To date, ASEAN has over 200,000 coronavirus infections across all 10 member states, with more than 6,000 fatalities as a result of the deadly disease. Although other regions such as Europe and the Americas have recorded more COVID-19 cases compared to Southeast Asia – the pandemic has still managed to ravage livelihoods and local industries in the latter region.
The Asian Development Bank (ADB) has projected that growth in Southeast Asia will decelerate from 4.4 percent in 2019 to one percent this year before rebounding to 4.7 percent in 2021.
“The evolution of the global pandemic – and thus the outlook for the global and regional economy –is highly uncertain. Growth could turn out lower, and the recovery slower, than we are currently forecasting,” said Yasuyuki Sawada, ADB’s chief economist.
For ASEAN member state Myanmar, despite the low reported cases of COVID-19 in the country which stands at 343 infections as of 23 July – the social and economic effects could be severe, noted the International Monetary Fund (IMF).
An IMF publication titled, ‘Six Charts on Myanmar's Economy in the Time of COVID-19’ states that the pandemic shock has affected the economy’s key growth engines. It explains that the kingdom has seen a sharp decline in exports, remittances, and tourist arrivals. At the same time, domestic economic activity has been constrained by strict measures to curb the virus.
According to a recent report by the Myanmar Trade Promotion Organisation (MTPO), the tourism industry has been hit hardest by the pandemic, followed by the garment industry. Other sectors that have been feeling the pinch include the rubber export and manufacturing sectors.
Local media in the country reported that nearly one third of all companies in the country have temporarily shuttered due to the pandemic.
Back in March, Myanmar’s Deputy Minister for Hotels and Tourism, U Tin Latt told local media that he expects tourist arrivals in the country to fall by 50 percent this year amid the coronavirus crisis.
“Chinese tourists account for around 25 percent of tourists to Myanmar. As Chinese people have stopped travelling, we are likely to lose that 25 percent. Travellers from Western countries, Japan and Korea have also cancelled their trips, so tourist arrivals will drop by 20 to 50 percent this year,” said the minister.
International commercial flights to Myanmar have been suspended since late March and are banned until 31 July. Nevertheless, Myanmar vice-president, Henry Van Thio recently said that it was unlikely for the country to allow international passenger flights until the end of the third quarter of this year.
This has caused great concern to those in the travel industry in Myanmar.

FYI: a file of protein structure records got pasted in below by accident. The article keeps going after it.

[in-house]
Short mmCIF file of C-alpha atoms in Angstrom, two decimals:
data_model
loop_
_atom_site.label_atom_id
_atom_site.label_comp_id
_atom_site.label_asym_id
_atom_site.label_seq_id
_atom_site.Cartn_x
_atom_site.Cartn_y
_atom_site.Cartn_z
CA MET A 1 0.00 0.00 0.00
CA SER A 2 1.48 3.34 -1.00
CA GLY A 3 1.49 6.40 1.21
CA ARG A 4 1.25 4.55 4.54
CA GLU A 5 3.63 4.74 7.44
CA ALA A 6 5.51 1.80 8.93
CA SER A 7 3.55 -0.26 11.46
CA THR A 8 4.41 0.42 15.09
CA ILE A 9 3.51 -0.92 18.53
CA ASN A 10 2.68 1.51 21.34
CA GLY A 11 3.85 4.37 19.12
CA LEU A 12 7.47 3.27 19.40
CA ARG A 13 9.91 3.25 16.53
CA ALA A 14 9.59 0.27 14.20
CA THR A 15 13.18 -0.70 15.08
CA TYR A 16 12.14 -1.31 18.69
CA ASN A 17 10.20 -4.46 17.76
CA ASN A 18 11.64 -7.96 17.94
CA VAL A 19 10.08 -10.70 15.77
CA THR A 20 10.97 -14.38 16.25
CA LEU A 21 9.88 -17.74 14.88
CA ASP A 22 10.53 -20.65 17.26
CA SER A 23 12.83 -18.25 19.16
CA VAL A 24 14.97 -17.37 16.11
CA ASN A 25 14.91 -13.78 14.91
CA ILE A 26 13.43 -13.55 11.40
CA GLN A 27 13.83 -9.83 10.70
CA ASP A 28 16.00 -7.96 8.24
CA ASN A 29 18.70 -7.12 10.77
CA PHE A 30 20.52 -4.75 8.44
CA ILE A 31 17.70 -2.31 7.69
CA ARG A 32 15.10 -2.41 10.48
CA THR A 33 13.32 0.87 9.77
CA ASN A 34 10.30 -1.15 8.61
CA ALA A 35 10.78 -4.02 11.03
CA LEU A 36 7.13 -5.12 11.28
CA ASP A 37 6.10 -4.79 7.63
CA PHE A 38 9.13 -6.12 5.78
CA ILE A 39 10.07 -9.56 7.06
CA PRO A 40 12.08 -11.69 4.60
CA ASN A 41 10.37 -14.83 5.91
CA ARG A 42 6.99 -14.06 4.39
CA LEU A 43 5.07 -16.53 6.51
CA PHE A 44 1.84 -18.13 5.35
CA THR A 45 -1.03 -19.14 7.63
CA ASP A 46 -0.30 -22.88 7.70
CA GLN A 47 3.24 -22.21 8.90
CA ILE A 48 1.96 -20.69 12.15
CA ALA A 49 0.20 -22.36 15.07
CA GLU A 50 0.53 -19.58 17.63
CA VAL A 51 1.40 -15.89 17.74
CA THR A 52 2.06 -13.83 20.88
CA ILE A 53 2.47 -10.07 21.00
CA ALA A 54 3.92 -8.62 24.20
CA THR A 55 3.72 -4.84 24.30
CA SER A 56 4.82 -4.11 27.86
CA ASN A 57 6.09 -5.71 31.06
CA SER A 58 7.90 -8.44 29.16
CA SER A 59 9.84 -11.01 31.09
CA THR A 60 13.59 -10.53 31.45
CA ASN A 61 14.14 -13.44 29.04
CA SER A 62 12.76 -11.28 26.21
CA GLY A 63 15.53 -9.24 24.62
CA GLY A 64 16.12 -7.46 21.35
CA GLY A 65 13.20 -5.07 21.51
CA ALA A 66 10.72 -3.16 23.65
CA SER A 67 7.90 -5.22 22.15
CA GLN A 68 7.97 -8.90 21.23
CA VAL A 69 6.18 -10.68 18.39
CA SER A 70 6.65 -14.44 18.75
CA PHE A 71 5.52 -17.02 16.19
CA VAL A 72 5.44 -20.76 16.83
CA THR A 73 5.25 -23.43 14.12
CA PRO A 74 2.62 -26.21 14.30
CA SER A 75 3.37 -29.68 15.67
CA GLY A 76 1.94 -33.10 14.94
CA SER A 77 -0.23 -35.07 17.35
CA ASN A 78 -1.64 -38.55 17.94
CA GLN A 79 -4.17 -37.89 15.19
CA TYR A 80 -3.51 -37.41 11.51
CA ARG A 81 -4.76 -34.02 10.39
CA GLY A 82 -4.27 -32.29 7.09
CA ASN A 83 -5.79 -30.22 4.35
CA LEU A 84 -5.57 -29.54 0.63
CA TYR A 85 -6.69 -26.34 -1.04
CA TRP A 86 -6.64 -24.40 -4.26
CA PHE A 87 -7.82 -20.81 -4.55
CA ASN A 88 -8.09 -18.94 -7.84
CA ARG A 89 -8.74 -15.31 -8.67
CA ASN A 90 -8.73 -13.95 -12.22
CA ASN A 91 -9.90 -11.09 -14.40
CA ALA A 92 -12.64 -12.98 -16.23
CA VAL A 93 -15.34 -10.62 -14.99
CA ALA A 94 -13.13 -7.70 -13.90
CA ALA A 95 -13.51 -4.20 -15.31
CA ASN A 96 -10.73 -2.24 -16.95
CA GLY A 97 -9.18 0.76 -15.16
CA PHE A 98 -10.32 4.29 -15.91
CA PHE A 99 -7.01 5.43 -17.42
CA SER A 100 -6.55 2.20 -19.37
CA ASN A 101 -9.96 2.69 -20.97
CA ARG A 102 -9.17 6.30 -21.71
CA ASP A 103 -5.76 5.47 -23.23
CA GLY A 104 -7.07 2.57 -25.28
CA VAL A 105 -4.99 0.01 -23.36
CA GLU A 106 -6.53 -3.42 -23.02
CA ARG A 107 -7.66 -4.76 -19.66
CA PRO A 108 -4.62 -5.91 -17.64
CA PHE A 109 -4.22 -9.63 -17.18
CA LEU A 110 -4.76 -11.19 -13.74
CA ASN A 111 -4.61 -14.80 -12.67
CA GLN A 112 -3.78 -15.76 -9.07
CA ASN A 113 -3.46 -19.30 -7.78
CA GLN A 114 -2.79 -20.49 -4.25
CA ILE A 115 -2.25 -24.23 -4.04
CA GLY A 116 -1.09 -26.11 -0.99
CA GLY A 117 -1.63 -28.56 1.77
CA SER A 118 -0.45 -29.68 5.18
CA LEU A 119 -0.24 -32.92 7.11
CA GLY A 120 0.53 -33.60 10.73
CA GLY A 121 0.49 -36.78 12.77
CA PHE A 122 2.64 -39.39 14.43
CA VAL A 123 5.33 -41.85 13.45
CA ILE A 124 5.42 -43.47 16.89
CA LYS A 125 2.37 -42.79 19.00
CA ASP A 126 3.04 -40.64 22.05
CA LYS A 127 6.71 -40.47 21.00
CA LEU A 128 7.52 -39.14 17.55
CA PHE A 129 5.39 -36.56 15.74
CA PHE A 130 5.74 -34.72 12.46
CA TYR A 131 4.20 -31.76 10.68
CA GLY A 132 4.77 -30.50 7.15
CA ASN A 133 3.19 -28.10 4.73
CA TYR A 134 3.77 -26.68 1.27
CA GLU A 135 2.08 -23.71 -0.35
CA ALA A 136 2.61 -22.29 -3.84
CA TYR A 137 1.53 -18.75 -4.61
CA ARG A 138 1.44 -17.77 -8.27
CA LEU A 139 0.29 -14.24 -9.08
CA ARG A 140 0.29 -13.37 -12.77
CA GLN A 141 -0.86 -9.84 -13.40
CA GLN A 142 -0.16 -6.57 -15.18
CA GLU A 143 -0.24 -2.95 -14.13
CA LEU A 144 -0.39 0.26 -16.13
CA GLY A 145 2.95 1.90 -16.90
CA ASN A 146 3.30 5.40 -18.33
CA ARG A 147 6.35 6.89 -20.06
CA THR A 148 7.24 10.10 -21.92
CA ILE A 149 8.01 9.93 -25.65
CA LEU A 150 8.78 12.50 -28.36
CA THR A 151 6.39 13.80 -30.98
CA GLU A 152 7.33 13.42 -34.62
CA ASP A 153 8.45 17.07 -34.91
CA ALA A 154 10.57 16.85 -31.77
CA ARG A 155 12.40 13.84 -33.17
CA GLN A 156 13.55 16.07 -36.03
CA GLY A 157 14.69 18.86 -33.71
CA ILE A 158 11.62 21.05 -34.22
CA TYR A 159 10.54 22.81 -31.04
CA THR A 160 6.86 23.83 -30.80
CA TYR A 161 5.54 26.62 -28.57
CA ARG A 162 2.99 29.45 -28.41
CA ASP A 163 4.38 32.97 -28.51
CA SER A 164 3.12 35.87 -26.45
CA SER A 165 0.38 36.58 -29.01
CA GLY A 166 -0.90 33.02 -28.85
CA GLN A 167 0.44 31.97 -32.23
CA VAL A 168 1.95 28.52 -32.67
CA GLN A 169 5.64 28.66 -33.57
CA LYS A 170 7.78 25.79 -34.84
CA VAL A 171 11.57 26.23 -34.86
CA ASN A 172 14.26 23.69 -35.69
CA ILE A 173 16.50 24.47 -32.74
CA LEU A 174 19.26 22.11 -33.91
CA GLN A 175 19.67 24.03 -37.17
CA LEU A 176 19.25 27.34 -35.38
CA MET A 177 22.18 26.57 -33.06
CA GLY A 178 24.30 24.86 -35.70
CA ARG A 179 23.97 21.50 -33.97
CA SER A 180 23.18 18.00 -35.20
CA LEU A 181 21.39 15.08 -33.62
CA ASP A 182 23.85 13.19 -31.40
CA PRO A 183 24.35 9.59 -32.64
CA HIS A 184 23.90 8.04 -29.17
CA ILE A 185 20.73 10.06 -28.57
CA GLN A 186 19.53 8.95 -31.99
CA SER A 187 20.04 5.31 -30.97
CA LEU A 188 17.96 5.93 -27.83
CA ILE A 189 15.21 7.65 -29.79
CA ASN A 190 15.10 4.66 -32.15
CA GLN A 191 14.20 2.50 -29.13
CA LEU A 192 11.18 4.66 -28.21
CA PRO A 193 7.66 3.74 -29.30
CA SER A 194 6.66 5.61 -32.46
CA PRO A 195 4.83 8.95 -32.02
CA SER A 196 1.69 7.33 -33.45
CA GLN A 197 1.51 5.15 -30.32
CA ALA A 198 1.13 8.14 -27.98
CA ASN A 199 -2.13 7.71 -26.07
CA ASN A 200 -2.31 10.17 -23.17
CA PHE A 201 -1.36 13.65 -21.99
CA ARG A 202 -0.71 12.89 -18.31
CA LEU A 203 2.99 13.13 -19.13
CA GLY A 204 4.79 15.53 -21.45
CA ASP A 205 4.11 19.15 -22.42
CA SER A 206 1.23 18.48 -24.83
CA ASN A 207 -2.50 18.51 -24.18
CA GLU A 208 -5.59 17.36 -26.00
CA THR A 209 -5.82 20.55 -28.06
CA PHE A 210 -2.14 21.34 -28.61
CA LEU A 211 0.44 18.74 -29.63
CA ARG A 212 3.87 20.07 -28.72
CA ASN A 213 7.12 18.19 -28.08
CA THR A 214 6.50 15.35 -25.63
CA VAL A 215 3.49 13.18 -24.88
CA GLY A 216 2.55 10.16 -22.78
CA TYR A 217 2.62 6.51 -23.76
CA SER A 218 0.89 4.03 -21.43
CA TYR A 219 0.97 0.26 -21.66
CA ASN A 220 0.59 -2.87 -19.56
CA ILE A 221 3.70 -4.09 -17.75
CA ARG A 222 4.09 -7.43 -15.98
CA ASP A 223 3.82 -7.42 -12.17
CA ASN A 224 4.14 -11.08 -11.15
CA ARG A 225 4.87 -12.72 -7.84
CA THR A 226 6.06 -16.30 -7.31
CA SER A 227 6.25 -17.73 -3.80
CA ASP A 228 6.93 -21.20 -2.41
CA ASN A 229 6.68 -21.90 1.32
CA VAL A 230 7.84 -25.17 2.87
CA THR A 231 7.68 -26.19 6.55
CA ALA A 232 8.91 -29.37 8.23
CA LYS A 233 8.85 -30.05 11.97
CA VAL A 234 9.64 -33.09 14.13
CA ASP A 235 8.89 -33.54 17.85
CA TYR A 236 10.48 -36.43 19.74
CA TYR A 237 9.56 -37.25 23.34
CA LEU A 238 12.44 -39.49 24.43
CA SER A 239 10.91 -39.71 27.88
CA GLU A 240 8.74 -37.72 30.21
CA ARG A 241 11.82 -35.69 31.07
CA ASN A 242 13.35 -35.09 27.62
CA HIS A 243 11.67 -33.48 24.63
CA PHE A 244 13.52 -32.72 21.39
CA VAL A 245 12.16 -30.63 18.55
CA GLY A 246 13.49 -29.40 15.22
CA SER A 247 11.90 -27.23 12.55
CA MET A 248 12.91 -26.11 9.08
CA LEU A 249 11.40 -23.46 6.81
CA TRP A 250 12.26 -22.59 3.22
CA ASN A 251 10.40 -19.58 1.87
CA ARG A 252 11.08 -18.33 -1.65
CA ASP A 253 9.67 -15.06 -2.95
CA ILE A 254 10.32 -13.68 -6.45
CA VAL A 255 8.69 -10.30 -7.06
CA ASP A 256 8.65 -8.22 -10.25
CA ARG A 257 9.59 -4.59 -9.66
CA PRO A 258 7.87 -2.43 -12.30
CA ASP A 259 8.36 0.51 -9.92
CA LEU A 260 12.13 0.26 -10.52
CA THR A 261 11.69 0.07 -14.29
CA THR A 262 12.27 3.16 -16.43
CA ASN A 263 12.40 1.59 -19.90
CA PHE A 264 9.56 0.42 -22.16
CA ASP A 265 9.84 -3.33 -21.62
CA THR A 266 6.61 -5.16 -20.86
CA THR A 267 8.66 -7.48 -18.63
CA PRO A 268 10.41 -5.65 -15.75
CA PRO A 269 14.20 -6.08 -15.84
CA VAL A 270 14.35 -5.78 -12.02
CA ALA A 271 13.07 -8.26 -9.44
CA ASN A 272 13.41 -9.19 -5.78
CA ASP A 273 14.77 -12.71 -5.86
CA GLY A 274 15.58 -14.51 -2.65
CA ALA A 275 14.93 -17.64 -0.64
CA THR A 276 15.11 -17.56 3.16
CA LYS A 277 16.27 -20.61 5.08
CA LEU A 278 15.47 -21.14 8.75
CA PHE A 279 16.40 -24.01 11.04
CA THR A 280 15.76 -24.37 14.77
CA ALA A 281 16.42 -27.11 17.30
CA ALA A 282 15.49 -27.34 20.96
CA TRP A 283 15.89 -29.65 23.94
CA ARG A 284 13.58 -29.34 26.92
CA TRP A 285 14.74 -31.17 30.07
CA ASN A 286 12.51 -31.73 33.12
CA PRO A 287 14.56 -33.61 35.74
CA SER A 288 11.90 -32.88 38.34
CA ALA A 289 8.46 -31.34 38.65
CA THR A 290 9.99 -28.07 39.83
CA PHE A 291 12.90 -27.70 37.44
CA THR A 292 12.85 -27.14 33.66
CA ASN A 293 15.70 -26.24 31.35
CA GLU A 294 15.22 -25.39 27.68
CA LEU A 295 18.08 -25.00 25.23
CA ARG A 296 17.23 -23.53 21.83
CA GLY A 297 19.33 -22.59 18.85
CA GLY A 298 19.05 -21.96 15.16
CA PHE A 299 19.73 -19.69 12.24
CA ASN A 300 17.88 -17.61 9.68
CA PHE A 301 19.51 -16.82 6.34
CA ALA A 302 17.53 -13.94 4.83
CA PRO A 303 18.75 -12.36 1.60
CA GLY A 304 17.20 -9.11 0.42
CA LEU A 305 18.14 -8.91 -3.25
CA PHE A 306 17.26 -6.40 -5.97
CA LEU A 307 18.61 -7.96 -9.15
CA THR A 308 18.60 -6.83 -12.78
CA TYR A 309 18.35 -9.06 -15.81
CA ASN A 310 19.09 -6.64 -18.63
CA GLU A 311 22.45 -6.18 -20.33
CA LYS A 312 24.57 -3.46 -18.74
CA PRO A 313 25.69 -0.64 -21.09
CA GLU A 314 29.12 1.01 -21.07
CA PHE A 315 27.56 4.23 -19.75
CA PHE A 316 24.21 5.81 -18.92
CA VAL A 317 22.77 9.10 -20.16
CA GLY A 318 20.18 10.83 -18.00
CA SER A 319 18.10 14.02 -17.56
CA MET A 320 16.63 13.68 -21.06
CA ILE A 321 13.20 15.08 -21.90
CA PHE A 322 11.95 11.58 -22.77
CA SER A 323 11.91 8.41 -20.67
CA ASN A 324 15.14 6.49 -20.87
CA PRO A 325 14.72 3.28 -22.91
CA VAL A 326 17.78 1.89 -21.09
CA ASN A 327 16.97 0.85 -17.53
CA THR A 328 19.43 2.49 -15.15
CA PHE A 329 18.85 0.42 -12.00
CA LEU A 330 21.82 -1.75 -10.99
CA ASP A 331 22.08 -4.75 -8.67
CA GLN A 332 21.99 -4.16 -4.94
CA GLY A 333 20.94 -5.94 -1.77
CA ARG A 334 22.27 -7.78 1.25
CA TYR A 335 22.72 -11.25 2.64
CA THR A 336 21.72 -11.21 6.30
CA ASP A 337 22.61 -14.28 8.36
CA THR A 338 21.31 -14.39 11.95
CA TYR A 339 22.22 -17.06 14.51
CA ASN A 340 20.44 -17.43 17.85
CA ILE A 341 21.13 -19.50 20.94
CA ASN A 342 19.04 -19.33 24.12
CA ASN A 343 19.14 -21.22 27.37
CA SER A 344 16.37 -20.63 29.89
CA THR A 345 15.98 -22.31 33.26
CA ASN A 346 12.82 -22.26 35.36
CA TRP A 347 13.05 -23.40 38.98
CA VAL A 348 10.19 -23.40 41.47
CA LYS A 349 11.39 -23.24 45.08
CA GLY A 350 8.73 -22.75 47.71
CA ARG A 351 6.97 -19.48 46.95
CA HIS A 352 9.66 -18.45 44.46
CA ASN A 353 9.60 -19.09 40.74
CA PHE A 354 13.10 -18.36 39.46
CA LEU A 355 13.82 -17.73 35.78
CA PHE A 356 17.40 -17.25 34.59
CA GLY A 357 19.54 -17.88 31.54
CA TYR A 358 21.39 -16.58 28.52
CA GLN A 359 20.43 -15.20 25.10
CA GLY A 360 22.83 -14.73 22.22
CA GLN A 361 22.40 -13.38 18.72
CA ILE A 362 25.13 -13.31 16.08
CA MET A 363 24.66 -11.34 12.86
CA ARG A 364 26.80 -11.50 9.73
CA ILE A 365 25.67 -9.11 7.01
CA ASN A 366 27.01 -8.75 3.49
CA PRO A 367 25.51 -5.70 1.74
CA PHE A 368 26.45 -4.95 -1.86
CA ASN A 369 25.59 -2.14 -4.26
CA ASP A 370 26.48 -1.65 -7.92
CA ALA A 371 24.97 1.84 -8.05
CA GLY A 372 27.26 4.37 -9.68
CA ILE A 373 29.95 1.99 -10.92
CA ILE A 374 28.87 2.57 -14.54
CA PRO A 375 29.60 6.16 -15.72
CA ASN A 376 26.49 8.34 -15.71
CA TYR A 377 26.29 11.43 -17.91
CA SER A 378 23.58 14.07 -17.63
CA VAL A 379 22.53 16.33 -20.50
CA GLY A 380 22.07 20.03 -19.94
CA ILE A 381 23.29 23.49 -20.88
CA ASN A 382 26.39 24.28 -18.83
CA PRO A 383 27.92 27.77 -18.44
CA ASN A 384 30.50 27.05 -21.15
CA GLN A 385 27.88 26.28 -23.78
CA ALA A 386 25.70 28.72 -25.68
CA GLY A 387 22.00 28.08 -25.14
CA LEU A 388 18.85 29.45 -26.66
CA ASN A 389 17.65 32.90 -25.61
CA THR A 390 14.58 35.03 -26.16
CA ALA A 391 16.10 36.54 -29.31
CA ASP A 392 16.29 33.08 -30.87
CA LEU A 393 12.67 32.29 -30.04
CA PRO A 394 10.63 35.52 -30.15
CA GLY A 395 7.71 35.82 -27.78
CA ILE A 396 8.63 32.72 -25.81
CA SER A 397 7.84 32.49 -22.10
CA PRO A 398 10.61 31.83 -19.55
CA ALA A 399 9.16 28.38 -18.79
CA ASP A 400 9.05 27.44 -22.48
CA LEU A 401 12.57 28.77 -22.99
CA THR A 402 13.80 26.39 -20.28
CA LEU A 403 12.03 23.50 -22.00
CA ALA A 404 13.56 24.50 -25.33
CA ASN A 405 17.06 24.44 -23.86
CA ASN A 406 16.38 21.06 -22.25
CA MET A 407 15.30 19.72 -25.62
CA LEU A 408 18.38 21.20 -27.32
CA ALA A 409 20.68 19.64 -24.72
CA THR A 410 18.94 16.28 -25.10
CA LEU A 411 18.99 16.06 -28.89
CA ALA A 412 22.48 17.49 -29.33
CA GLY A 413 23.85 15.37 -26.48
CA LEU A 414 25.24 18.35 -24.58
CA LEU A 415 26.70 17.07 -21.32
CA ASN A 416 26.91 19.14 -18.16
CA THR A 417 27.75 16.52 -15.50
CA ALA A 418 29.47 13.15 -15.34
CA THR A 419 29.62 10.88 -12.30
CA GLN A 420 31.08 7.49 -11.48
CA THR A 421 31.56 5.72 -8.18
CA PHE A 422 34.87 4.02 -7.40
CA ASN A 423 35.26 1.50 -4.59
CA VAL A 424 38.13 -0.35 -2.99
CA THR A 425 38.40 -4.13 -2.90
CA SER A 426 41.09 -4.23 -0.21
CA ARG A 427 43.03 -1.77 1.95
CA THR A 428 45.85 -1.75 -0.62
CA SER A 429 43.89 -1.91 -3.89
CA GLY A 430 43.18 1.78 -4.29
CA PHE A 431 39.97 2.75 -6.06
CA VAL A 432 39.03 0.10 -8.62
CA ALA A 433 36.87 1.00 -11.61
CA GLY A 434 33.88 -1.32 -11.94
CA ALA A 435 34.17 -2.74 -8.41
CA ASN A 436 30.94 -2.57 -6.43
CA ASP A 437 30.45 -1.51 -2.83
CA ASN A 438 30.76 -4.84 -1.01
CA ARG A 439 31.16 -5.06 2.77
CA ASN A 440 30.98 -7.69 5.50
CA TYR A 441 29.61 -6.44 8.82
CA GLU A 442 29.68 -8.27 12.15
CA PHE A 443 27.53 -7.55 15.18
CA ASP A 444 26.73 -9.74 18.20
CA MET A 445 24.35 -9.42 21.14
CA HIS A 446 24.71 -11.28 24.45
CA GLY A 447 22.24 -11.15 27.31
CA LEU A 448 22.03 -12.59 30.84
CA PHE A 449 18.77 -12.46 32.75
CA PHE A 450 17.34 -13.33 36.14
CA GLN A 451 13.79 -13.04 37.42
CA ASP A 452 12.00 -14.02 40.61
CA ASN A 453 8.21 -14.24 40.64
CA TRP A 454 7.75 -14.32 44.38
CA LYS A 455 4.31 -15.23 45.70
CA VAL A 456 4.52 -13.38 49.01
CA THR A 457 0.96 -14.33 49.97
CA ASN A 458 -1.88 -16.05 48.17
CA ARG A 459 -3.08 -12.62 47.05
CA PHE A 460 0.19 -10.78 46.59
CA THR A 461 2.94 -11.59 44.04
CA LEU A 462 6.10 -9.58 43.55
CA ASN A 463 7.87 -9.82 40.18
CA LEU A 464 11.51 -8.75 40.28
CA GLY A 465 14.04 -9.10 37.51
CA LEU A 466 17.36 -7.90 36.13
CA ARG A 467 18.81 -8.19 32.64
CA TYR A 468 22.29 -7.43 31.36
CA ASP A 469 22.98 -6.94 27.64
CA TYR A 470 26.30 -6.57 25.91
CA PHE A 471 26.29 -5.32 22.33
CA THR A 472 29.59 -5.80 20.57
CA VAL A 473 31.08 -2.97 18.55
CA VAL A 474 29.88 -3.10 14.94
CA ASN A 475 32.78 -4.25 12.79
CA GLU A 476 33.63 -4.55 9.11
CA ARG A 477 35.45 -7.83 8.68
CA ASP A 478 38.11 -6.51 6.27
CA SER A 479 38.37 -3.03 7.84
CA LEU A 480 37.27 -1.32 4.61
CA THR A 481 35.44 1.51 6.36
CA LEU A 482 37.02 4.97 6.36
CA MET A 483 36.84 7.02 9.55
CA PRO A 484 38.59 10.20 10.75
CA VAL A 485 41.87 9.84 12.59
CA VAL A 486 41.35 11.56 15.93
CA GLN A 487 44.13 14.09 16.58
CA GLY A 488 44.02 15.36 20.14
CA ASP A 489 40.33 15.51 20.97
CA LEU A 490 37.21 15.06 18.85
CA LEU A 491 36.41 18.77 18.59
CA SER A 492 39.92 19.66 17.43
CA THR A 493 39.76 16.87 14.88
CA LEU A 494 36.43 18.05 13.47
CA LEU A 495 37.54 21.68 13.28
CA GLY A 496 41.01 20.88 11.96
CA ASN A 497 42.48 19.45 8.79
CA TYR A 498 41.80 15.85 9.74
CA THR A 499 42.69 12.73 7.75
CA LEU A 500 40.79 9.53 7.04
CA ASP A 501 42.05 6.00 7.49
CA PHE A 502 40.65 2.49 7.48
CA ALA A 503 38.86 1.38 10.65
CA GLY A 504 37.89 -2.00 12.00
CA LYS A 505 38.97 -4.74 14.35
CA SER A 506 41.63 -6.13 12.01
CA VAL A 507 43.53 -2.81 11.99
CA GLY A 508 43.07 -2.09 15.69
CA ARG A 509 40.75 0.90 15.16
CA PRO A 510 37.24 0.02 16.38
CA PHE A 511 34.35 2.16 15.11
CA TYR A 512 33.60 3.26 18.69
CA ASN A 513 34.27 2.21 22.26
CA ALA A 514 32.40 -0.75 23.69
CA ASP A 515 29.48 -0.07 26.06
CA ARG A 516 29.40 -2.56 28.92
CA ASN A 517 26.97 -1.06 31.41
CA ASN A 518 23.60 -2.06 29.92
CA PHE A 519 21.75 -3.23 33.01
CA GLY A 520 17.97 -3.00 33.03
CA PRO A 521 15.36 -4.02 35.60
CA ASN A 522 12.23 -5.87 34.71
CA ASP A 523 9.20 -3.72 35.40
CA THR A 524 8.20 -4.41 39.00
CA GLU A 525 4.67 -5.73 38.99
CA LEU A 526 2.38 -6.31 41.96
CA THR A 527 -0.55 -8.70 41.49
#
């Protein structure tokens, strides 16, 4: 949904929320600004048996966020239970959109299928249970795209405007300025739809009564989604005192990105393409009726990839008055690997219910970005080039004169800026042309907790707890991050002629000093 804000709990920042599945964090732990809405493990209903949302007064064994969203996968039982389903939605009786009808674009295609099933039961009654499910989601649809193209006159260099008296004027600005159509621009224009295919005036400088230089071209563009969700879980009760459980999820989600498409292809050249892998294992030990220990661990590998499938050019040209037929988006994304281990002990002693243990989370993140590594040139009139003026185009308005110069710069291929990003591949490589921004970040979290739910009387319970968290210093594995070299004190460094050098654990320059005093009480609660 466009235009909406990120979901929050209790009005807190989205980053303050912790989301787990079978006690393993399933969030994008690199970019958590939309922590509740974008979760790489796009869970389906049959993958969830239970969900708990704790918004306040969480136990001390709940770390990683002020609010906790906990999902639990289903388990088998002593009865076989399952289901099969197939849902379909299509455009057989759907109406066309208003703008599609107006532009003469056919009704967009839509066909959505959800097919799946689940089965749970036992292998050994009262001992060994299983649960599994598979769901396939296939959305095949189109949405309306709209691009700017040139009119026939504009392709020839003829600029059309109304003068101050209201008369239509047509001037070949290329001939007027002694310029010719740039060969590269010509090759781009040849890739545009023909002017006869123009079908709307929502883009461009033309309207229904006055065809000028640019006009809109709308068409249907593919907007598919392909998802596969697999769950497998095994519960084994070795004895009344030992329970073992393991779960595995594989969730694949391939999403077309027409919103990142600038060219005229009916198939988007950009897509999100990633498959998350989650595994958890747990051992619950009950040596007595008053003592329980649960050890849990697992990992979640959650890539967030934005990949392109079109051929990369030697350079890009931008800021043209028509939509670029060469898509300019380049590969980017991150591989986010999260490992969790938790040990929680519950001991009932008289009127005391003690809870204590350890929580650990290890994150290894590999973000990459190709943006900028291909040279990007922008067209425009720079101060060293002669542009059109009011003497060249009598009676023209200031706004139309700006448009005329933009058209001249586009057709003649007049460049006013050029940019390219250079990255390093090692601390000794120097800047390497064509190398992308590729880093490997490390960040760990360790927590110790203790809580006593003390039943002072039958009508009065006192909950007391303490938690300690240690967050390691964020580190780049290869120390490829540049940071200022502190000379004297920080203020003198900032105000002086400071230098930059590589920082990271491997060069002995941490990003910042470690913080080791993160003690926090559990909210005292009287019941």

Although the kingdom has reopened domestic tourism, local tour companies are still struggling and many may have to cease operations if international passenger flights were not allowed until October, said Union of Myanmar Travel Association chairman U Naung Naung Han.
“It appears that we can no longer wait for COVID-19 to be eliminated. By the time COVID-19 is eliminated, tour operators will no longer have a business,” he warned.
It was reported on 22 July that the country’s Ministry of Hotels and Tourism had rolled out plans to boost domestic tourism such as providing tax rebates and reliefs to tourism operators, and gradually opening tourism destinations with physical distancing guidelines in place.
Daw Naw Mutakapaw, Director General of the MTPO said that the export sector in Myanmar has been affected as a result of the pandemic, also citing declining demand as one of the main factors.
Based on local media reports, Myanmar produces around 200,000 tons of rubber each year. While the kingdom only uses eight percent of its rubber, it exports 90 percent of it to other countries such as China, Malaysia, Singapore, and Indonesia, among others.
According to the MTPO report, the rubber export sector has been significantly affected and small-scale rubber companies have been hit hard as well.
The Assistant Permanent Secretary of Myanmar’s Commerce Ministry, U Khin Maung Lwin, explained that rubber exports earnings declined by US$23 million in around seven months as the rubber export volume decreased by over 18,000 tons compared to the same period last year.
Other than that, the country’s seafood industry has also felt the pandemic pinch.
Prior to the outbreak, the Myanmar Fisheries Federation projected record exports of US$1 billion for 2020, up by 40 percent from 2019. However, the forecast has since been slashed to just US$350 million.
“It is a time of zero exports without any new orders from buyer countries,” said Hnin Oo, Senior Vice-President of the Myanmar Fisheries Federation.
The country’s fishery exports mainly depend on China, the United States (US), Japan and European countries, he added.
Unfortunately, with almost all exports ceasing since February to contain the spread of the new coronavirus, major buyers have halted their orders. It was reported that an estimated one million people in Myanmar may lose their jobs in the fisheries industry.